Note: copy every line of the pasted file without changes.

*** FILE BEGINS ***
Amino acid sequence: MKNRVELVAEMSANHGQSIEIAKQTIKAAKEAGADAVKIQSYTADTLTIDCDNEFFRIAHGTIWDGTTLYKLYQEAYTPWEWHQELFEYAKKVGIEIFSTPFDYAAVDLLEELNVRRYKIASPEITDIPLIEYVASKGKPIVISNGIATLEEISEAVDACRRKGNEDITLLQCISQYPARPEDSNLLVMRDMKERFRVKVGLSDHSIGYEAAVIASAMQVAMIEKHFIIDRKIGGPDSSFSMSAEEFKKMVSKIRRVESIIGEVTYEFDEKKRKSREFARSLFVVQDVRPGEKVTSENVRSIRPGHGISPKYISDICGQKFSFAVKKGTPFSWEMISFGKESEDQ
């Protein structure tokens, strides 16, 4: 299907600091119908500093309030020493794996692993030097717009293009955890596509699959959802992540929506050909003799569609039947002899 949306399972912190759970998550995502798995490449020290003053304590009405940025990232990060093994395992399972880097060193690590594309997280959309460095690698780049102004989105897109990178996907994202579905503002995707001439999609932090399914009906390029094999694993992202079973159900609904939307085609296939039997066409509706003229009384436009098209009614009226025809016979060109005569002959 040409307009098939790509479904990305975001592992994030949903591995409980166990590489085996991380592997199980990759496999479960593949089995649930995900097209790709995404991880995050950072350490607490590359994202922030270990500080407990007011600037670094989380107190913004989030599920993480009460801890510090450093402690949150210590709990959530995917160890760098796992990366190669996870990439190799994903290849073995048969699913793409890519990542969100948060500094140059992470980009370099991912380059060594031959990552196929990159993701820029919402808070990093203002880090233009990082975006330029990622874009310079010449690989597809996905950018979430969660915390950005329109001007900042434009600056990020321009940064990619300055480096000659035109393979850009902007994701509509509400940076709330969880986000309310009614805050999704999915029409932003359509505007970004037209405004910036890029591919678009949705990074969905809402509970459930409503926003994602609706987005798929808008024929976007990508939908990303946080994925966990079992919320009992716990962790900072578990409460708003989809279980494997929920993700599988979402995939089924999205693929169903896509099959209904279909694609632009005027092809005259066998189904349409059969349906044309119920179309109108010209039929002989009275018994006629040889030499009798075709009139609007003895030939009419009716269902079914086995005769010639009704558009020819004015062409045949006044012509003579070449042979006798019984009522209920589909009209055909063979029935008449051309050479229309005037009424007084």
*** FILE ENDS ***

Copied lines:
Amino acid sequence: MKNRVELVAEMSANHGQSIEIAKQTIKAAKEAGADAVKIQSYTADTLTIDCDNEFFRIAHGTIWDGTTLYKLYQEAYTPWEWHQELFEYAKKVGIEIFSTPFDYAAVDLLEELNVRRYKIASPEITDIPLIEYVASKGKPIVISNGIATLEEISEAVDACRRKGNEDITLLQCISQYPARPEDSNLLVMRDMKERFRVKVGLSDHSIGYEAAVIASAMQVAMIEKHFIIDRKIGGPDSSFSMSAEEFKKMVSKIRRVESIIGEVTYEFDEKKRKSREFARSLFVVQDVRPGEKVTSENVRSIRPGHGISPKYISDICGQKFSFAVKKGTPFSWEMISFGKESEDQ
């Protein structure tokens, strides 16, 4: 299907600091119908500093309030020493794996692993030097717009293009955890596509699959959802992540929506050909003799569609039947002899 949306399972912190759970998550995502798995490449020290003053304590009405940025990232990060093994395992399972880097060193690590594309997280959309460095690698780049102004989105897109990178996907994202579905503002995707001439999609932090399914009906390029094999694993992202079973159900609904939307085609296939039997066409509706003229009384436009098209009614009226025809016979060109005569002959 040409307009098939790509479904990305975001592992994030949903591995409980166990590489085996991380592997199980990759496999479960593949089995649930995900097209790709995404991880995050950072350490607490590359994202922030270990500080407990007011600037670094989380107190913004989030599920993480009460801890510090450093402690949150210590709990959530995917160890760098796992990366190669996870990439190799994903290849073995048969699913793409890519990542969100948060500094140059992470980009370099991912380059060594031959990552196929990159993701820029919402808070990093203002880090233009990082975006330029990622874009310079010449690989597809996905950018979430969660915390950005329109001007900042434009600056990020321009940064990619300055480096000659035109393979850009902007994701509509509400940076709330969880986000309310009614805050999704999915029409932003359509505007970004037209405004910036890029591919678009949705990074969905809402509970459930409503926003994602609706987005798929808008024929976007990508939908990303946080994925966990079992919320009992716990962790900072578990409460708003989809279980494997929920993700599988979402995939089924999205693929169903896509099959209904279909694609632009005027092809005259066998189904349409059969349906044309119920179309109108010209039929002989009275018994006629040889030499009798075709009139609007003895030939009419009716269902079914086995005769010639009704558009020819004015062409045949006044012509003579070449042979006798019984009522209920589909009209055909063979029935008449051309050479229309005037009424007084």